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I am an American citizen who will be working in Canada for 3 months as a contractor/freelancer. I already have a contract. This is my first time working as a non-salaried employee. Is there anything I need to do in the US (e.g. register myself or set anything up) before I start my short term work in Canada?

I’m also in the process of applying for the NAFTA professionals working visa and it asks for evidence of company relationship. Since I won’t be working for a US company (just as a freelancer on my own), do I actually need to provide this/what do I need to provide?enter image description here

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    Please edit your question and include the text from the picture as text. Pictures of text are not indexable by search engines. – Jan Doggen Jun 28 at 6:40
  • You might want to look at Personal Finance & Money. It's not required under US law that you set up a company to receive your pay, but it might be advantageous for tax reasons or for other legal considerations. On the other hand, if you've already established your contract with your client in Canada, it may be too late; I don't have any direct experience or much knowledge of these matters. In any event, for an engagement of only three months, whatever advantage or disadvantage may be relatively insignificant. – phoog Jun 28 at 15:27
  • The image suggests that you have got into the intra-company transfer type of visa application. I would recheck the visa type and process you are following. – Patricia Shanahan Jul 30 at 15:15
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One thing to be aware of is if you are self-employed and you live overseas, you may still be required to pay self-employment taxes in the US, including Social Security. This would need to be paid before the Foreign Earned Income Exclusion, so it is an actual out-of-pocket expense, not something that would be offset on your expat tax return. The rules are different for each country, so visiting the Social Security website is the best way to see how this will work while in Canada.

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    Having to pay Social Security while employed and resident overseas is not necessarily required. The US has Totalization Agreements with many foreign governments, which agreements relieve overseas-resident and overseas-employed US citizens from having to pay Social Security while the qualifying conditions persist. This IRS link: irs.gov/individuals/international-taxpayers/… has more information. – David Jun 28 at 15:35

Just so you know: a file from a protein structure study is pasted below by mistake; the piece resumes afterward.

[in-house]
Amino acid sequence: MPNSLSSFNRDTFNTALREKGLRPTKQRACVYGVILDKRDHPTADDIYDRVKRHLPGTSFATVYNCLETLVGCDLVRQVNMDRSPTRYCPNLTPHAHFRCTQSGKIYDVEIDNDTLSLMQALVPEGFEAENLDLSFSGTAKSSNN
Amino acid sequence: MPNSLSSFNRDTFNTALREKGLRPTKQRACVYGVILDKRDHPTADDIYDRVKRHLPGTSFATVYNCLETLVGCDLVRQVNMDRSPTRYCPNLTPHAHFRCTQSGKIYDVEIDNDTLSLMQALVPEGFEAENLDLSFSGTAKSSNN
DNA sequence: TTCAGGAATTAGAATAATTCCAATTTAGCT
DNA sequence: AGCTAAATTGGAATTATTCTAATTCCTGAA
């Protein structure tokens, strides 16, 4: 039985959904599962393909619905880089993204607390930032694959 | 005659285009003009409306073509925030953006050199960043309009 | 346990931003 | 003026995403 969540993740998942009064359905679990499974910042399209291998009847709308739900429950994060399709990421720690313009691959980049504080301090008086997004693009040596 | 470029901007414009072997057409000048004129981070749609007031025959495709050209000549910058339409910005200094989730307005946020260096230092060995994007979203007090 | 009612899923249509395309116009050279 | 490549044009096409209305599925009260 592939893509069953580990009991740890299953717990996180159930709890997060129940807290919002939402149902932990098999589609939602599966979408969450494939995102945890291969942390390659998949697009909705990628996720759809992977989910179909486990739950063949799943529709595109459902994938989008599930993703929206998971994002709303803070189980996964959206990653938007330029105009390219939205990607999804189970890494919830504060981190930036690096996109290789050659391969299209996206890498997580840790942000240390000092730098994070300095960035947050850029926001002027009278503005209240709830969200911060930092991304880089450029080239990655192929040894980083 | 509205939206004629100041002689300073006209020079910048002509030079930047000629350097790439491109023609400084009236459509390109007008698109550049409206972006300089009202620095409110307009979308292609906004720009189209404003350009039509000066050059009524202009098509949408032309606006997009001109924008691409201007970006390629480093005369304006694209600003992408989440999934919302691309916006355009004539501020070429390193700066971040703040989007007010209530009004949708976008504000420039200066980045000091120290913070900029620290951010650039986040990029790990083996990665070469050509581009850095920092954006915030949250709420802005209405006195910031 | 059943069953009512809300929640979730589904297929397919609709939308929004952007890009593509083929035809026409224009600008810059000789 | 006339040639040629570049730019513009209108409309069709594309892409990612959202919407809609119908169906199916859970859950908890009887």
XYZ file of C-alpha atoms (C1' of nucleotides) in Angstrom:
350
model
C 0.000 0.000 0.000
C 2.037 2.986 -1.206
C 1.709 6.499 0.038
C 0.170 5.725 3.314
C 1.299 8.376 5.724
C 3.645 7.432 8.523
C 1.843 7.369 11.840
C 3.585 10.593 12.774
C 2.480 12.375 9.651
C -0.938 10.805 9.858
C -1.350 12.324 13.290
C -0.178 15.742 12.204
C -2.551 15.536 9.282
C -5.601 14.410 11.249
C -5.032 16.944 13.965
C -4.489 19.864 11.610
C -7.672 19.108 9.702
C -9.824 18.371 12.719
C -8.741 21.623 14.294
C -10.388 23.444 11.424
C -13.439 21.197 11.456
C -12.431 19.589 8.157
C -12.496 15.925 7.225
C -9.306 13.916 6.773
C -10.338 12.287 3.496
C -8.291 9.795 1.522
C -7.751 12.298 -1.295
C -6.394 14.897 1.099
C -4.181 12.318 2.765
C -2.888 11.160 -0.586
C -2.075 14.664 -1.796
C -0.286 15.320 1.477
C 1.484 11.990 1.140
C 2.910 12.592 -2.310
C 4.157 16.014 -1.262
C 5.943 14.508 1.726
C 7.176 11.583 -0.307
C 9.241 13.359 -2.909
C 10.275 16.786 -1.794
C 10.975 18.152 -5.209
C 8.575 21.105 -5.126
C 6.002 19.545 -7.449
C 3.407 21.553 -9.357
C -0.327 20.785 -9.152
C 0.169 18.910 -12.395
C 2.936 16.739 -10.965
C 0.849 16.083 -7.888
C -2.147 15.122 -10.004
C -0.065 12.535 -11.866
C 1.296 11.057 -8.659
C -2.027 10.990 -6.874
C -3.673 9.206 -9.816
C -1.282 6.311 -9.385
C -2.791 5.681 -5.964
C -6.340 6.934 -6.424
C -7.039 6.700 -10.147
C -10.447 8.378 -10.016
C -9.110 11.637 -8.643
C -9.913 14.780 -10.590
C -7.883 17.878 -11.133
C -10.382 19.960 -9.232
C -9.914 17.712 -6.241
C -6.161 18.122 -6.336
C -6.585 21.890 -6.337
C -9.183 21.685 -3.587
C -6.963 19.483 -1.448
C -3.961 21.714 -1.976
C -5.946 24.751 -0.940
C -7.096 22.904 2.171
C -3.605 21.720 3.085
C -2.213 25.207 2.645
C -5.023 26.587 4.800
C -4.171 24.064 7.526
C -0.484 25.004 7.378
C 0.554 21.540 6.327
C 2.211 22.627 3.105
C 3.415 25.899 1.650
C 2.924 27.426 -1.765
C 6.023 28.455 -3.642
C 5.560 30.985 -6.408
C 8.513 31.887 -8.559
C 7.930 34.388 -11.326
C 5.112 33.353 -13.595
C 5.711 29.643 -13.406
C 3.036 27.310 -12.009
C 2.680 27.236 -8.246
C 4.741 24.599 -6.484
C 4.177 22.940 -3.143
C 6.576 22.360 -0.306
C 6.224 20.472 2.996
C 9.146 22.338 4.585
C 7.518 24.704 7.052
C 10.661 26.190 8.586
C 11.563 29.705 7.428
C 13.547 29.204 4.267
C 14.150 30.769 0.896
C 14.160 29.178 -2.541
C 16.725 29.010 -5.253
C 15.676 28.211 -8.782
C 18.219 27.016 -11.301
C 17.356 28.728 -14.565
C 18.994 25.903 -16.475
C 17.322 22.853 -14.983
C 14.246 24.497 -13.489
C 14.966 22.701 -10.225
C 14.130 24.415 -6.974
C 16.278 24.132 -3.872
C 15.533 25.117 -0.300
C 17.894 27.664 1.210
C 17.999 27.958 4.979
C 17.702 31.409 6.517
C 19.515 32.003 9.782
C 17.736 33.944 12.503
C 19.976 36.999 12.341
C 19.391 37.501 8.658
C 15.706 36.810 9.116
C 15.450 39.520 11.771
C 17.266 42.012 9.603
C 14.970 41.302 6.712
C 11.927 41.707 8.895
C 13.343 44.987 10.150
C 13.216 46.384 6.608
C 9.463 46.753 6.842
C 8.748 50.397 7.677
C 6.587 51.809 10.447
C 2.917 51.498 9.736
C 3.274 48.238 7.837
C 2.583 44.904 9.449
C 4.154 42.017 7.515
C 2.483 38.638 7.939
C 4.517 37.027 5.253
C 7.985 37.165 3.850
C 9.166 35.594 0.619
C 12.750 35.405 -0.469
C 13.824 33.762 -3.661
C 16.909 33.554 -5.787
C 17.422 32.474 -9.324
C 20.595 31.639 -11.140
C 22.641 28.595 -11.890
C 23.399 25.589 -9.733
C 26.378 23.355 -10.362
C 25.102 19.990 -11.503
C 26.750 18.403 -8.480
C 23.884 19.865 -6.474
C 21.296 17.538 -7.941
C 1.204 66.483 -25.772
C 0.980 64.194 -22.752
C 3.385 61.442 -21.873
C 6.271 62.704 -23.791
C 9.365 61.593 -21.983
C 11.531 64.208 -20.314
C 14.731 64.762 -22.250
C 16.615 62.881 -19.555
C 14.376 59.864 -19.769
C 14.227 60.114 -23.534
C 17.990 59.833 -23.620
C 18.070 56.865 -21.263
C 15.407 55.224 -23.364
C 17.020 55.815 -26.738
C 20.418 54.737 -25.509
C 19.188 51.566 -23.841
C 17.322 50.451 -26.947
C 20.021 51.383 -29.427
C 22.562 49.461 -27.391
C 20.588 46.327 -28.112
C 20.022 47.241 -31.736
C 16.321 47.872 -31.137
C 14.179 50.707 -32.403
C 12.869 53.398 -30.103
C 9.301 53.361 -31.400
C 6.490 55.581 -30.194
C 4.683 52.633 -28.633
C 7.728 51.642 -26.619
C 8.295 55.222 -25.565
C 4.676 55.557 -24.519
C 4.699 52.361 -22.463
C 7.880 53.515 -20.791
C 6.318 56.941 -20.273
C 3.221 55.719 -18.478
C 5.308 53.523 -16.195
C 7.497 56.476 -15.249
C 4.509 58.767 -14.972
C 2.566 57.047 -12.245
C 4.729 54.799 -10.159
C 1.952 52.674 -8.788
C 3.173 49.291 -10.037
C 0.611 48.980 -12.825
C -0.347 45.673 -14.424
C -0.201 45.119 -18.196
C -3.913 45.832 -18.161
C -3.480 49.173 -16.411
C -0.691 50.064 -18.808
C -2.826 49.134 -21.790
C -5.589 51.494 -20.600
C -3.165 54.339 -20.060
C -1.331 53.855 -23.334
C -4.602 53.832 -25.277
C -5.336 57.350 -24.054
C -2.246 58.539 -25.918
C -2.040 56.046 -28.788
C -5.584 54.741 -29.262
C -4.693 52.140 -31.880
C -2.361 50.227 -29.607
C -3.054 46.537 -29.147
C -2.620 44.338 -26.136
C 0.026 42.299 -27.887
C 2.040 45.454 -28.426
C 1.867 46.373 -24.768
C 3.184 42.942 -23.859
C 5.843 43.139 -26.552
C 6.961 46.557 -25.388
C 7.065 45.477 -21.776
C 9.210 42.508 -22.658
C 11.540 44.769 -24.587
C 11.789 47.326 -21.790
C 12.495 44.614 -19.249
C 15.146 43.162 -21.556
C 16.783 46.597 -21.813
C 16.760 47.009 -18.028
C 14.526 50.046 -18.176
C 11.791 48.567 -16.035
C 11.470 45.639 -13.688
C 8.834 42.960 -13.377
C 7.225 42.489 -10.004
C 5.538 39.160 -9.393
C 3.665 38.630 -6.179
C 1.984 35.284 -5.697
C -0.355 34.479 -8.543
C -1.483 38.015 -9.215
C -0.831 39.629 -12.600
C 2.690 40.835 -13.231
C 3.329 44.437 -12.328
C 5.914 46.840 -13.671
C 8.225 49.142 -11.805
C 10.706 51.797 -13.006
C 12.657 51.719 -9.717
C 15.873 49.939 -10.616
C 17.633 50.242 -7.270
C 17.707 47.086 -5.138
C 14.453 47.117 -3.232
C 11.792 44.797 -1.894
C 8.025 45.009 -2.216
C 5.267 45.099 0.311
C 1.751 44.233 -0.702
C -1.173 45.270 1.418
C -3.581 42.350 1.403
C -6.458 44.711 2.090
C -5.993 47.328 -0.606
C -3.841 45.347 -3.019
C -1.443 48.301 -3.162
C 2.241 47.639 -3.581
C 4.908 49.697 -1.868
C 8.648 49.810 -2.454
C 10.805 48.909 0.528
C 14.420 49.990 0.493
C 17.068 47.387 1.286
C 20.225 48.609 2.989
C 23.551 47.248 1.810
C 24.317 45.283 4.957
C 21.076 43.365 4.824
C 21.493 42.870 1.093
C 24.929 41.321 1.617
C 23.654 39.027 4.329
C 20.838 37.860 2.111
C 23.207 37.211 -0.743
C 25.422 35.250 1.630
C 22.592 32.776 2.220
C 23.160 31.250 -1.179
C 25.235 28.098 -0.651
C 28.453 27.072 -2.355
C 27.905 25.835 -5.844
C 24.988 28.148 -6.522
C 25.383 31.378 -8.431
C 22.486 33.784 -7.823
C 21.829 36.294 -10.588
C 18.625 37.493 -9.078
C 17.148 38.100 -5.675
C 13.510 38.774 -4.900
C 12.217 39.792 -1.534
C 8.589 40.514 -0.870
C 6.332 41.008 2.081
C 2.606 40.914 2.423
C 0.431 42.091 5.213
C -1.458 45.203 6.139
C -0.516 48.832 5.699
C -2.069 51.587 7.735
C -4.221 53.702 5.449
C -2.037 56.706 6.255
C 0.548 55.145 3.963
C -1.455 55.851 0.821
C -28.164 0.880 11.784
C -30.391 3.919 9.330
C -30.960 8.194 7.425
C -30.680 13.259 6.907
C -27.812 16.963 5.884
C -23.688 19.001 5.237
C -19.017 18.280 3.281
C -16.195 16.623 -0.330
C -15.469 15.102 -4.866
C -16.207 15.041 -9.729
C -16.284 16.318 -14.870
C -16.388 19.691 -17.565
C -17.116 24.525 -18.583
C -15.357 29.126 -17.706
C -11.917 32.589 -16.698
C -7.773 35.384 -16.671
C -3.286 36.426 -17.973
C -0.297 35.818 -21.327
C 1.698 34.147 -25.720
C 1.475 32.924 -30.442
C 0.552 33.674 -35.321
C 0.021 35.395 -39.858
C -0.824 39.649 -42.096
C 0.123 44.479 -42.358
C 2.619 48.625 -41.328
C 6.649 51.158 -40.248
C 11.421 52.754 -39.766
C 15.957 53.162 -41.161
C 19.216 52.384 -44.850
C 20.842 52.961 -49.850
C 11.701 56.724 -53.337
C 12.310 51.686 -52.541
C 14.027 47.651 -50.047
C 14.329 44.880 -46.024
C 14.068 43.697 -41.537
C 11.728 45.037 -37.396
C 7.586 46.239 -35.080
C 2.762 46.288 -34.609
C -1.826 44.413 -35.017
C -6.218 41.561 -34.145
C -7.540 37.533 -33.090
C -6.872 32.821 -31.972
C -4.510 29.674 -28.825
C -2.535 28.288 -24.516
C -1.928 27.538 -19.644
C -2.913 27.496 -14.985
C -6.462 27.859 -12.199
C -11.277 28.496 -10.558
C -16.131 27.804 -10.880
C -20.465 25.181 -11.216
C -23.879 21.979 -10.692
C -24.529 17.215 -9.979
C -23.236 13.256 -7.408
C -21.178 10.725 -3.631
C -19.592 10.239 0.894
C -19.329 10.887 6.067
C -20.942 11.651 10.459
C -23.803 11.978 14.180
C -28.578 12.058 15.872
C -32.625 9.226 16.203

• Yes, 100% correct, hence my advice to check the SS website. You can also find a copy of the agreement between the US and Canada on their website. Thank you for your link as well! – David McKeegan Jul 1 at 3:35
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The other answers so far have focused on the US citizen aspect, especially the tax aspect, which is important but at least equally or, in my opinion as a Canadian, more so are the Canadian and (this being Canada) provincial law aspects.

Here's some more US tax questions to consider:

"From a tax perspective, U.S. citizens in Canada exist in the worst of both worlds." https://www.theglobeandmail.com/globe-investor/personal-finance/taxes/us-citizens-living-in-canada-beware-these-five-tax-traps/article37658751/

You don't mention what you've done to get the right paperwork so that you can work legally in Canada. Here's some places to start.

Just calling yourself a freelance contractor doesn't necessarily make you one under the law. You don't mention the province you intend to live in, which is important as employment standards is a provincial matter. Here are some for Ontario.

https://www.ontario.ca/document/your-guide-employment-standards-act-0/employee-status

https://settlement.org/ontario/immigration-citizenship/immigrating-to-ontario/immigration-categories/how-do-i-come-to-canada-as-a-temporary-foreign-worker/

  • The question says "I’m also in the process of applying for the NAFTA professionals working visa" so I'm curious why this answer says "you don't mention what you've done to get the right paperwork so that you can work legally in Canada." Also, whether someone qualifies as an employee under the employment standards act may be independent of whether it is legal for them to bill as an independent contractor (see the last bullet point under "common misconceptions"). – phoog Jun 30 at 15:03

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